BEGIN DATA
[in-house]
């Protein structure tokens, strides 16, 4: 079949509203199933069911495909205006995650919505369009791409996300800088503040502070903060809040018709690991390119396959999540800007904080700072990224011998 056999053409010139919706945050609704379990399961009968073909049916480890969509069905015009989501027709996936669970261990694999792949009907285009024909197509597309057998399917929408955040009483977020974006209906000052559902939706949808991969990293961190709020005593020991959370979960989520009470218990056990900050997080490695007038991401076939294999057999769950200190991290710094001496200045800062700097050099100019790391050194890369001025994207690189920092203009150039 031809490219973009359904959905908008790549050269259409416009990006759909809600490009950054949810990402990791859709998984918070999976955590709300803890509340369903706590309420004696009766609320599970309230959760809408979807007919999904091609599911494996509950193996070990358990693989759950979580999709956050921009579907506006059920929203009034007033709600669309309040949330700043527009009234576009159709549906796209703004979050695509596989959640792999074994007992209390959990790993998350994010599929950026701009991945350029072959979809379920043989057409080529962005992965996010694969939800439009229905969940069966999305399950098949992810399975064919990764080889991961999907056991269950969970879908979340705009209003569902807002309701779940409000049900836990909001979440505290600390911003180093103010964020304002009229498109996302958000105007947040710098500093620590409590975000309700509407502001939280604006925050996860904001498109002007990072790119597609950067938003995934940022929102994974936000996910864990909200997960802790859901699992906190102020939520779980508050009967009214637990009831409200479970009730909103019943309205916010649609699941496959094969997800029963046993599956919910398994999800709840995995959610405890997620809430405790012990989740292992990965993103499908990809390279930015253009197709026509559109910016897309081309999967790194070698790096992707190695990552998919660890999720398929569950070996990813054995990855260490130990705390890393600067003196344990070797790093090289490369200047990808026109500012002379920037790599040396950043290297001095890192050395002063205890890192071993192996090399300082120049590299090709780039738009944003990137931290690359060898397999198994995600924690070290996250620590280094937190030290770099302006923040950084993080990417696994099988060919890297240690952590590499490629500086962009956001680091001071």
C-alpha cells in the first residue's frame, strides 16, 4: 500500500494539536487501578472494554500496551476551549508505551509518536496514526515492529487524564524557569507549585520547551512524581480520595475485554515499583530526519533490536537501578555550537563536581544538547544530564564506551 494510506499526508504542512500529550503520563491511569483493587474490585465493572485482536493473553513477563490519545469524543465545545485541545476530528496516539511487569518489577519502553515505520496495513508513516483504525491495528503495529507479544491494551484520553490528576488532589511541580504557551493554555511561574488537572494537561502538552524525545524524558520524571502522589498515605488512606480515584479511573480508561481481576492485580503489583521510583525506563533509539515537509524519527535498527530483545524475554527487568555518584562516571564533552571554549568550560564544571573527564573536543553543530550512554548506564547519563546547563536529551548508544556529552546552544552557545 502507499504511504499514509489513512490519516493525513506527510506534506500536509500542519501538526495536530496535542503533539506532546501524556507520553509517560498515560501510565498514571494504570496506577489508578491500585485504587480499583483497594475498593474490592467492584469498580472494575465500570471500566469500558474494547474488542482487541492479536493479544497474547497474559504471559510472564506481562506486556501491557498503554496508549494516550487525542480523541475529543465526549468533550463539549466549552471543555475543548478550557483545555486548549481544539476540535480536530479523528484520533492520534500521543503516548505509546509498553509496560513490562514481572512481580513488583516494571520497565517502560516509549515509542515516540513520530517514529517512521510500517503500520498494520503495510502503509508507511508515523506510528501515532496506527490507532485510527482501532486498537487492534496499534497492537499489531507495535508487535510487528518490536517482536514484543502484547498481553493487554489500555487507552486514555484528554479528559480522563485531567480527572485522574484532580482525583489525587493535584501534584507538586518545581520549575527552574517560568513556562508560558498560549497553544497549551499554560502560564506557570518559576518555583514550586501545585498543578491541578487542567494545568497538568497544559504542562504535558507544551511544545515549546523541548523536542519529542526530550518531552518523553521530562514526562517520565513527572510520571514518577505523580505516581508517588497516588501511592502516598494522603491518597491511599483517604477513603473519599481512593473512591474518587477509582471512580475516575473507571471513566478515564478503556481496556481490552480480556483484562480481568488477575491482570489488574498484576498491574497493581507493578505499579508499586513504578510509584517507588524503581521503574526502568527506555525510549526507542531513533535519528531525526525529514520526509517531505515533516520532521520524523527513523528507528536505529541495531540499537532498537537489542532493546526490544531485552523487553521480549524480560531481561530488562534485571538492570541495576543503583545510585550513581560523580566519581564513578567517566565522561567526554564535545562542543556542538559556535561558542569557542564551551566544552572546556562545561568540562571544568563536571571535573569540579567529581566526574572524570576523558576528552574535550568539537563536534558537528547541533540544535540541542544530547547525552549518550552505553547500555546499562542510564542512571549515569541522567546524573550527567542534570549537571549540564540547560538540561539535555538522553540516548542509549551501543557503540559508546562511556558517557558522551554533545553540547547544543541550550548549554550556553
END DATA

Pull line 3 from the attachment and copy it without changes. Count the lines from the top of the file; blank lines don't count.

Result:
C-alpha cells in the first residue's frame, strides 16, 4: 500500500494539536487501578472494554500496551476551549508505551509518536496514526515492529487524564524557569507549585520547551512524581480520595475485554515499583530526519533490536537501578555550537563536581544538547544530564564506551 494510506499526508504542512500529550503520563491511569483493587474490585465493572485482536493473553513477563490519545469524543465545545485541545476530528496516539511487569518489577519502553515505520496495513508513516483504525491495528503495529507479544491494551484520553490528576488532589511541580504557551493554555511561574488537572494537561502538552524525545524524558520524571502522589498515605488512606480515584479511573480508561481481576492485580503489583521510583525506563533509539515537509524519527535498527530483545524475554527487568555518584562516571564533552571554549568550560564544571573527564573536543553543530550512554548506564547519563546547563536529551548508544556529552546552544552557545 502507499504511504499514509489513512490519516493525513506527510506534506500536509500542519501538526495536530496535542503533539506532546501524556507520553509517560498515560501510565498514571494504570496506577489508578491500585485504587480499583483497594475498593474490592467492584469498580472494575465500570471500566469500558474494547474488542482487541492479536493479544497474547497474559504471559510472564506481562506486556501491557498503554496508549494516550487525542480523541475529543465526549468533550463539549466549552471543555475543548478550557483545555486548549481544539476540535480536530479523528484520533492520534500521543503516548505509546509498553509496560513490562514481572512481580513488583516494571520497565517502560516509549515509542515516540513520530517514529517512521510500517503500520498494520503495510502503509508507511508515523506510528501515532496506527490507532485510527482501532486498537487492534496499534497492537499489531507495535508487535510487528518490536517482536514484543502484547498481553493487554489500555487507552486514555484528554479528559480522563485531567480527572485522574484532580482525583489525587493535584501534584507538586518545581520549575527552574517560568513556562508560558498560549497553544497549551499554560502560564506557570518559576518555583514550586501545585498543578491541578487542567494545568497538568497544559504542562504535558507544551511544545515549546523541548523536542519529542526530550518531552518523553521530562514526562517520565513527572510520571514518577505523580505516581508517588497516588501511592502516598494522603491518597491511599483517604477513603473519599481512593473512591474518587477509582471512580475516575473507571471513566478515564478503556481496556481490552480480556483484562480481568488477575491482570489488574498484576498491574497493581507493578505499579508499586513504578510509584517507588524503581521503574526502568527506555525510549526507542531513533535519528531525526525529514520526509517531505515533516520532521520524523527513523528507528536505529541495531540499537532498537537489542532493546526490544531485552523487553521480549524480560531481561530488562534485571538492570541495576543503583545510585550513581560523580566519581564513578567517566565522561567526554564535545562542543556542538559556535561558542569557542564551551566544552572546556562545561568540562571544568563536571571535573569540579567529581566526574572524570576523558576528552574535550568539537563536534558537528547541533540544535540541542544530547547525552549518550552505553547500555546499562542510564542512571549515569541522567546524573550527567542534570549537571549540564540547560538540561539535555538522553540516548542509549551501543557503540559508546562511556558517557558522551554533545553540547547544543541550550548549554550556553